Exhibitions: The Pleasures of the Flash
Hilton, Tim, The Independent (London, England)
I find the Tate Gallery's "Grand Tour" exhibition dry and uninspiring, though there's no doubt that it covers one side of its subject in a thorough way. The show's subtitle is "The Lure of Italy in the 18th Century", and although there are significant contributions from French and German artists who crossed the Alps before the Napoleonic wars, this is really a show about English connoisseurs, and therefore about the kind of taste that fashioned the decoration of country houses in the days when art collecting was confined to people who possessed such properties.
These were also the men who had the wealth to send their sons (never daughters) to Italy to look at classical antiquities, Renaissance art and the topography of the Roman campagna. Such people went to Italy and made lots of purchases, bringing paintings, sculpture and other artefacts back to England. As is seldom remarked, least of all in the present exhibition, this was the only time and the only sphere in which our landed aristocracy made any contribution to visual culture. Not that they did so for the good of culture in general. They were interested in their own houses. To this day, country-house art is stuck in the late 18th century. There was little significant collecting by the aristocracy in the 19th century, and none at all in the 20th.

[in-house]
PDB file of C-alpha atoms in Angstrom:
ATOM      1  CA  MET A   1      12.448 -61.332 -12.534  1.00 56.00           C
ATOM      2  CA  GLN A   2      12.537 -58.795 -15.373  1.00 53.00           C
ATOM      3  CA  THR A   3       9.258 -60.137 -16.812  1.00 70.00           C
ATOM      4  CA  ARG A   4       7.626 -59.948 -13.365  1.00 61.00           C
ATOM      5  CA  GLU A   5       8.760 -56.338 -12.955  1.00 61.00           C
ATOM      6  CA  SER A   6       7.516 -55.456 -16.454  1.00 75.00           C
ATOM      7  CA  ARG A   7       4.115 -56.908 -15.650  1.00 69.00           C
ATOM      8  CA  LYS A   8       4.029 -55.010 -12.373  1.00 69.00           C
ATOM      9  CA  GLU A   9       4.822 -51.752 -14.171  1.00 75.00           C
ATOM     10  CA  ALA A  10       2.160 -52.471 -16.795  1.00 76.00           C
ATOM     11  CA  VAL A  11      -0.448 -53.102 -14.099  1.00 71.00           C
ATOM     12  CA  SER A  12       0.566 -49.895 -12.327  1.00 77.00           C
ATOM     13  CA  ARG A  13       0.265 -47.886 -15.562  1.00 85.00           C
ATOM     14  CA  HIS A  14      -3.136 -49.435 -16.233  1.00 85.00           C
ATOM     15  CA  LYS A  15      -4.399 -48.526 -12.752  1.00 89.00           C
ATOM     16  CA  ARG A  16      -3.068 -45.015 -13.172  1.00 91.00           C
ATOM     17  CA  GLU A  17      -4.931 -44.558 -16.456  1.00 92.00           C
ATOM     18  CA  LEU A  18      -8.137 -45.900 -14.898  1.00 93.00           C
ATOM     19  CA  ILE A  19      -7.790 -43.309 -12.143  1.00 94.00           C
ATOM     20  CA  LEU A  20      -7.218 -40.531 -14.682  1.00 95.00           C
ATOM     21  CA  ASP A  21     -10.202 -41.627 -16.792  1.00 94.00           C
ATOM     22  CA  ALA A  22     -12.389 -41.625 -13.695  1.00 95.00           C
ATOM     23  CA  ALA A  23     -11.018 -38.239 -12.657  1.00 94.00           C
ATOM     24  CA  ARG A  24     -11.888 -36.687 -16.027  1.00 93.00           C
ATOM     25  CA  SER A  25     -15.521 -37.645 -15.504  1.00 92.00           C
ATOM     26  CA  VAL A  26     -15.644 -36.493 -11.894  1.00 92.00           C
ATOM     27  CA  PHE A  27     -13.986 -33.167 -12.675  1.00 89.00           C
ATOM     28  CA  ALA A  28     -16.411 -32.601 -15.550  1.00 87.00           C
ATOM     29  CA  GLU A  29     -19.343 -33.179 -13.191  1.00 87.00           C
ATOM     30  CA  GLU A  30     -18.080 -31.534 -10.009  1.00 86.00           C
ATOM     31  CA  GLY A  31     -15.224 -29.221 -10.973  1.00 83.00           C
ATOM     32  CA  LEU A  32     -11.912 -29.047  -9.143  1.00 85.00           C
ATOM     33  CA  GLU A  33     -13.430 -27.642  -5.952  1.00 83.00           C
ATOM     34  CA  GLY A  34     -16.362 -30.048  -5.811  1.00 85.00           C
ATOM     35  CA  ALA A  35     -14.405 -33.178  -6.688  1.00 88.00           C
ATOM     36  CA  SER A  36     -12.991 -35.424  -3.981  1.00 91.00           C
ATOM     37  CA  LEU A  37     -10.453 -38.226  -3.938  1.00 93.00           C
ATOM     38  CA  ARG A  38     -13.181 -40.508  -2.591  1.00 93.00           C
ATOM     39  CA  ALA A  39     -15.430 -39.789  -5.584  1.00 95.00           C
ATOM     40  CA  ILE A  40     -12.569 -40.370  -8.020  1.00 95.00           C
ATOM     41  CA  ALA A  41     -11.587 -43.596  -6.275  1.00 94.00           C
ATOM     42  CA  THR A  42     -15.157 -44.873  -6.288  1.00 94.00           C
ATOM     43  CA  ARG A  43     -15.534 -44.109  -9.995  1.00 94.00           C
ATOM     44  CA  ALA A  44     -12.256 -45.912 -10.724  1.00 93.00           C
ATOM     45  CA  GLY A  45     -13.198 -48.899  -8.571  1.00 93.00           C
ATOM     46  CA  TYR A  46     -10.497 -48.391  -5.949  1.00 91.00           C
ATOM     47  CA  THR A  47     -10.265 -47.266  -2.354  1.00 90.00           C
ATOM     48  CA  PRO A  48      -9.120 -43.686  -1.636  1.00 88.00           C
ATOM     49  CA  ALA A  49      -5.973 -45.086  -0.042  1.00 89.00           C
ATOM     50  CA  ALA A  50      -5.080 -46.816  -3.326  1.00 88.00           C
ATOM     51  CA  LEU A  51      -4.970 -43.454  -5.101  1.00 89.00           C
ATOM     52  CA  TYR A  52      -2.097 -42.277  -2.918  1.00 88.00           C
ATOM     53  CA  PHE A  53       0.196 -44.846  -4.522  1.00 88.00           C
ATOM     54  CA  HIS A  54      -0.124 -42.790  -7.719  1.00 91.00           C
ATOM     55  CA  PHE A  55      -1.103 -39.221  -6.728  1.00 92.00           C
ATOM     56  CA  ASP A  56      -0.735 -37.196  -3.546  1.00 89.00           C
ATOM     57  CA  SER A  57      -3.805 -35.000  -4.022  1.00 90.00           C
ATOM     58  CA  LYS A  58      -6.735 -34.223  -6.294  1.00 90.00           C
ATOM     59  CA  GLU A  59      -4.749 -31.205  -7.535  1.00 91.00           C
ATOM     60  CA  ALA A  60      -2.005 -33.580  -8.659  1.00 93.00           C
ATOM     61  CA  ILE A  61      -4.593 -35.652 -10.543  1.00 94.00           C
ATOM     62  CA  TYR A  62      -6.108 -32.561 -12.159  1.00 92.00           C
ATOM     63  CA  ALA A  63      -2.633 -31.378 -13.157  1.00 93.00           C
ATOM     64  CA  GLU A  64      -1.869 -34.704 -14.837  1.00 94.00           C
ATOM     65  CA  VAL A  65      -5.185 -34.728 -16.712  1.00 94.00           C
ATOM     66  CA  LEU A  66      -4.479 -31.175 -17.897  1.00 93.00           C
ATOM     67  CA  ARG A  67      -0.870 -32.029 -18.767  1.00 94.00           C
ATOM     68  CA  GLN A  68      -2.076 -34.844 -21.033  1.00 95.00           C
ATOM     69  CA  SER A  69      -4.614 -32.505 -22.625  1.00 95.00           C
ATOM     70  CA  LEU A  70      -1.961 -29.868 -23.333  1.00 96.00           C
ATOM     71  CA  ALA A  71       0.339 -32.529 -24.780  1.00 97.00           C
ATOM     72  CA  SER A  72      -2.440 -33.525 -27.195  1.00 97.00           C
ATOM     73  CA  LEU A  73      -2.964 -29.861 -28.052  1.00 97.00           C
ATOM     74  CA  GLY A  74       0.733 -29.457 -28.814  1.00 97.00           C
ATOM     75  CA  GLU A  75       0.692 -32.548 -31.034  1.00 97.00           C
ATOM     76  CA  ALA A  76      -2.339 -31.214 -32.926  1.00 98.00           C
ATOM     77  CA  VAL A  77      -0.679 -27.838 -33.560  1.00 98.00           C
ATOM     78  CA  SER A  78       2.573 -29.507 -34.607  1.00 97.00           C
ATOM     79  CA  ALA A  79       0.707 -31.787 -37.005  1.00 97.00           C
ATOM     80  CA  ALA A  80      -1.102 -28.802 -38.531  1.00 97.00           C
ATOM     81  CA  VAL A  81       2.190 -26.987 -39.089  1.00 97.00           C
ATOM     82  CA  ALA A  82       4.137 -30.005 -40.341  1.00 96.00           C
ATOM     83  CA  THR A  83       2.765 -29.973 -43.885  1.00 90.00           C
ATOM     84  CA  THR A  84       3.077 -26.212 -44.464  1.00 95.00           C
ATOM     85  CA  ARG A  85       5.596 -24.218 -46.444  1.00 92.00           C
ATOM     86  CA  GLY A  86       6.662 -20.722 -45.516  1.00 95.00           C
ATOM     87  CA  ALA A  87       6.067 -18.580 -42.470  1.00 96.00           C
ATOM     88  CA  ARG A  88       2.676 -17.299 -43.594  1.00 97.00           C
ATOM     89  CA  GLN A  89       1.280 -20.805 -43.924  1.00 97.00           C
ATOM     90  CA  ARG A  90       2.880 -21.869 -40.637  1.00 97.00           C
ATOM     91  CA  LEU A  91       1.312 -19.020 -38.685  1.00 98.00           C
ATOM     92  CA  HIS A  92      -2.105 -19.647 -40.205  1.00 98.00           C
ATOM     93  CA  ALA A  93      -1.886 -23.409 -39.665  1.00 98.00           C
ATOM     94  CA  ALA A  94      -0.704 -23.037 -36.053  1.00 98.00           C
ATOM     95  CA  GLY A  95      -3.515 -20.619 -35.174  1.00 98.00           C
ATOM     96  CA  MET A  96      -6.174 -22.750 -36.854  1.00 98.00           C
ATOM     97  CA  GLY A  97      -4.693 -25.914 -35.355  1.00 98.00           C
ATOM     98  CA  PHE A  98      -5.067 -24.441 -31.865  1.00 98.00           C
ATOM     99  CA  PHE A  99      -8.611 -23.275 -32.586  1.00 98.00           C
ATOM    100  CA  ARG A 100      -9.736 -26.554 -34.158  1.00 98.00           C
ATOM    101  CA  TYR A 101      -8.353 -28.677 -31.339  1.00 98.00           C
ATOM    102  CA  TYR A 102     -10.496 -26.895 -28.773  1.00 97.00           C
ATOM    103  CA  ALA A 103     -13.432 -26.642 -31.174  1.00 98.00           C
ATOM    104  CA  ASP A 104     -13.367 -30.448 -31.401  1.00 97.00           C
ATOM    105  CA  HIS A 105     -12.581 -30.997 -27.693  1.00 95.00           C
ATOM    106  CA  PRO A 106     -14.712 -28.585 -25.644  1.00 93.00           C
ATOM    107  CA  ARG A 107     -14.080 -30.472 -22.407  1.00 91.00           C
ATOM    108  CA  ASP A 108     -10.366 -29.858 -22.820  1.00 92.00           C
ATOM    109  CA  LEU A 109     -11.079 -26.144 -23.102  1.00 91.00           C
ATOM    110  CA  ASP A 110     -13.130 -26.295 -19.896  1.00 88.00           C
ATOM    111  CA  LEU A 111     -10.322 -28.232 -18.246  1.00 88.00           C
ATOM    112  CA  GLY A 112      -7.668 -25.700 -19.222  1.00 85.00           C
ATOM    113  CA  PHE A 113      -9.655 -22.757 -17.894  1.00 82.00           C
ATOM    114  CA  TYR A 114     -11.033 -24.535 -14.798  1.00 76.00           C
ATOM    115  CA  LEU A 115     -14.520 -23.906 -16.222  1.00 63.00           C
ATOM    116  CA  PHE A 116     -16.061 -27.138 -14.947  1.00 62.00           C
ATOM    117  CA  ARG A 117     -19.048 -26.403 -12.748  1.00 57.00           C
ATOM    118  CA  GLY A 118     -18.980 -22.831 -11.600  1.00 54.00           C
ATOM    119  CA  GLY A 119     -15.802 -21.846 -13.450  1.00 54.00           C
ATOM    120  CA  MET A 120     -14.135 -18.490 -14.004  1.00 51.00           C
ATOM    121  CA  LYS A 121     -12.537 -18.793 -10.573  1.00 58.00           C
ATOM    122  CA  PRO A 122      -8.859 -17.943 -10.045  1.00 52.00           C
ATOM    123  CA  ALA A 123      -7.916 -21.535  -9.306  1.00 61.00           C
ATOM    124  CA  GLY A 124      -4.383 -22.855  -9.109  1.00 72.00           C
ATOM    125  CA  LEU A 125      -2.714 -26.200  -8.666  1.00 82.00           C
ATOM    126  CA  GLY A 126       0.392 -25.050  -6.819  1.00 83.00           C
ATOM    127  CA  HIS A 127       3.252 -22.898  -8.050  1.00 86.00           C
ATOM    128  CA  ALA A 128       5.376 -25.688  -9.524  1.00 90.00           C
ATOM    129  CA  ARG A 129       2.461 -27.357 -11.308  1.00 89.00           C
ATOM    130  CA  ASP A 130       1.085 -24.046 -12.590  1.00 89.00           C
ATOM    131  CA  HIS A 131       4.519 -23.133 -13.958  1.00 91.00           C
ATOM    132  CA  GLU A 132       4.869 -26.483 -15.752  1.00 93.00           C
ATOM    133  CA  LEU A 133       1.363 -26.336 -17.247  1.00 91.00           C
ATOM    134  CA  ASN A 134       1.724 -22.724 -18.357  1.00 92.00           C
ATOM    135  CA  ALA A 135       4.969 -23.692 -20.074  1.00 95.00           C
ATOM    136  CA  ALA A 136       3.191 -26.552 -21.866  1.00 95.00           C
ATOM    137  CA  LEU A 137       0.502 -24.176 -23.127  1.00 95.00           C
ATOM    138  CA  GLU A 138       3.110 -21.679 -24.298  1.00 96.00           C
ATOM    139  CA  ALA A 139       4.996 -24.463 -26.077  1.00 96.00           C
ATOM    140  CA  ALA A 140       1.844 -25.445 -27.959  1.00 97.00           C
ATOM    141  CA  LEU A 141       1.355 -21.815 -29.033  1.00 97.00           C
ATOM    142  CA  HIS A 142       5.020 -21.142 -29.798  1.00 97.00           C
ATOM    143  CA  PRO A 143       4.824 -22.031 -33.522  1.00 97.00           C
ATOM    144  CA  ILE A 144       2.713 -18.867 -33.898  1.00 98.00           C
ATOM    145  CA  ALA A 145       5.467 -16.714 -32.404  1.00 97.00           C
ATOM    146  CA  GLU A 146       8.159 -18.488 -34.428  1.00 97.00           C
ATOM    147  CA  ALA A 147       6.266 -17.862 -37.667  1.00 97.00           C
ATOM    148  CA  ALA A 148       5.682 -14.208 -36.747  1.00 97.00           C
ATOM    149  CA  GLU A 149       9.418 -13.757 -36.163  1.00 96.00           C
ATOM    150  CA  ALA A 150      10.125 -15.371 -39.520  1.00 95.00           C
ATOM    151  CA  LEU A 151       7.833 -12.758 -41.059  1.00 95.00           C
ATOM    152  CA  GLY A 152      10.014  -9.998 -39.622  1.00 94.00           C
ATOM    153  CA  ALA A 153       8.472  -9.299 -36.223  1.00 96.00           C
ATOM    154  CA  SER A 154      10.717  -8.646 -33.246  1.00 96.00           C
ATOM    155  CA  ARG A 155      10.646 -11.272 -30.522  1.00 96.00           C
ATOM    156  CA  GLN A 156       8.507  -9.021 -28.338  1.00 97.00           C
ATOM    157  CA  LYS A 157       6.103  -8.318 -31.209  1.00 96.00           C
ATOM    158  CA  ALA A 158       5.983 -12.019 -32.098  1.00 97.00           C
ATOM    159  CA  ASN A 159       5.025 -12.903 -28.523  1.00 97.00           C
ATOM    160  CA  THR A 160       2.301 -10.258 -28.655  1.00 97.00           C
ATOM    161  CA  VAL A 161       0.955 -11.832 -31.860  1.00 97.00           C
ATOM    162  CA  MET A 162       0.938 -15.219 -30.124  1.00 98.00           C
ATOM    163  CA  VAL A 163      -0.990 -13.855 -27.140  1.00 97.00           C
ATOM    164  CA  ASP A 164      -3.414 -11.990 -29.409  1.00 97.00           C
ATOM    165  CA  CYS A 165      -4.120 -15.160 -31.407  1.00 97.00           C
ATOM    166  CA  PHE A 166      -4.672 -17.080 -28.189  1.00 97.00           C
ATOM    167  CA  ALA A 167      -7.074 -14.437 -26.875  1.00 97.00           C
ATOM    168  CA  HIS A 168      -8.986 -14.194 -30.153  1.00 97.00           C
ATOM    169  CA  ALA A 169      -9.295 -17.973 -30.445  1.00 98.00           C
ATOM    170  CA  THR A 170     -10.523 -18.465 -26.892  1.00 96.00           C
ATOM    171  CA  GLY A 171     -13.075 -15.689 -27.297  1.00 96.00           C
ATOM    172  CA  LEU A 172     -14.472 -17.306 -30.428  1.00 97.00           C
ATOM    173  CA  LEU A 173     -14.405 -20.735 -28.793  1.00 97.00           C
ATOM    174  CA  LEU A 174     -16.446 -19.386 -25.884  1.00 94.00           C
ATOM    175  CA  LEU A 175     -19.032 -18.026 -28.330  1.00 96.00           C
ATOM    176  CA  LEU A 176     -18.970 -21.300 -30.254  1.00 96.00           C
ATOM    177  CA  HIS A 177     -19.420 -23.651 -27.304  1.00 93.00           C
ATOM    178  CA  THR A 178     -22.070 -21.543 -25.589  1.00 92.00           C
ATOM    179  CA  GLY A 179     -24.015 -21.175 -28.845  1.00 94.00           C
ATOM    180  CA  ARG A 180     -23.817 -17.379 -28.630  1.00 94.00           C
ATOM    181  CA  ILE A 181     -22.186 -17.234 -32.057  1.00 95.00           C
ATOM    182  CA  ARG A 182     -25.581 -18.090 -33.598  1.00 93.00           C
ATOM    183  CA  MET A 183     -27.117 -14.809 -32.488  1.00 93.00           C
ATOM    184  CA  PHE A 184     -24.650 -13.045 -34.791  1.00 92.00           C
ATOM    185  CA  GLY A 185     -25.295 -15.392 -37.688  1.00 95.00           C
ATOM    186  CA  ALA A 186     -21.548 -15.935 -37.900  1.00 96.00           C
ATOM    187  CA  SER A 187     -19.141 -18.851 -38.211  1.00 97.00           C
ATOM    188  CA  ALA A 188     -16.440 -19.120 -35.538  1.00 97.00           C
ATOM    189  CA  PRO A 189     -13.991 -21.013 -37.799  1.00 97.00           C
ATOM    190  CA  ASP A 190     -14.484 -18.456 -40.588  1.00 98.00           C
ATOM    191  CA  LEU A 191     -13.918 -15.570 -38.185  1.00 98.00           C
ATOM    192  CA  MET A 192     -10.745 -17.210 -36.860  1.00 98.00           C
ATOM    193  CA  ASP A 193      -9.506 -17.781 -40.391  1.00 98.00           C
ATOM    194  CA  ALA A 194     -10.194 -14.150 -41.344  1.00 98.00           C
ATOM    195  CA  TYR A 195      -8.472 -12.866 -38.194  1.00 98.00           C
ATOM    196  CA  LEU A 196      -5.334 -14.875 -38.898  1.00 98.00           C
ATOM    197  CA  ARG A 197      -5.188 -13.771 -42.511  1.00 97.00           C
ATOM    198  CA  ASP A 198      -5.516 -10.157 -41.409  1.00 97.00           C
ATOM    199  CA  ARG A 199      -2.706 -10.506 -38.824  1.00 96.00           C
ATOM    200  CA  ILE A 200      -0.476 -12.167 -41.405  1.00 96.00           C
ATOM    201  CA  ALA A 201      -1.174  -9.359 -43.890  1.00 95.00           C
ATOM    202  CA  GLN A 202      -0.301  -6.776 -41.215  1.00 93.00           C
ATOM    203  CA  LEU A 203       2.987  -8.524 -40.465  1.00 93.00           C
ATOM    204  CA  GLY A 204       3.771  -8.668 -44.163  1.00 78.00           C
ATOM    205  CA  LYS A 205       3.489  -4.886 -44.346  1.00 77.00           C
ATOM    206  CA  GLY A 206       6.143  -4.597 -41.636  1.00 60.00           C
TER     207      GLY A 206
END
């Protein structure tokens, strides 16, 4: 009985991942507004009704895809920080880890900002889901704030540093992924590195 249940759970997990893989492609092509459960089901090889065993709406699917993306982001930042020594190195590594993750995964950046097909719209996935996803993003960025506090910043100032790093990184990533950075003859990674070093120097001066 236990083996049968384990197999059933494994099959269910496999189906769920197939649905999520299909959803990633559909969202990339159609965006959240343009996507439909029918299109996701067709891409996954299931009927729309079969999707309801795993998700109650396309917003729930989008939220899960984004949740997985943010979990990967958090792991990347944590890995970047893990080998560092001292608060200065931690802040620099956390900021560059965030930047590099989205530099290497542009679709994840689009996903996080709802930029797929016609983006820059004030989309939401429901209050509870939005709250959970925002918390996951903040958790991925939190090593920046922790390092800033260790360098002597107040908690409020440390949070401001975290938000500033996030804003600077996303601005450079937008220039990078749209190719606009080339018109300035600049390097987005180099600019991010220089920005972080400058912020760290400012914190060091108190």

For such reasons the Tate exhibition is extremely old fashioned. It could be compared to "Italian Art and Britain", a significant event at the Royal Academy in 1960. The subject matter of "Grand Tour" is pretty much the same, except that the attitude is far more documentary. It's as though the whole exhibition has been designed as an illustration of its catalogue. All the accompanying scholarship is excellent, but the work on the walls is almost entirely of the second rank. One has the impression that the people who devised the show are simply not interested in the larger spirit of art - just like the rich travellers whose collecting activities are so respectfully examined. One looks in vain for the kind of painting that stirs emotions or tells us something new about the world. Alas, wonderful artists are few. There's a fine Claude, but he's the last artist to tell us anything new, and really one looks at him with some weariness. The interest provided by Canaletto is soon exhausted. Vernet, Bellotto, Piranesi and many others are revealed as trademark artists. The Turner is a Turner. Joseph Wright of Derby is not at his best in the view of Vesuvius in Eruption. This is obviously a routine work, for it was painted in England and is one of no fewer than 30 of his paintings of the same subject. Repetitions and cliche are obvious components of art associated with the Grand Tour, a problem unnoticed by the catalogue essays. …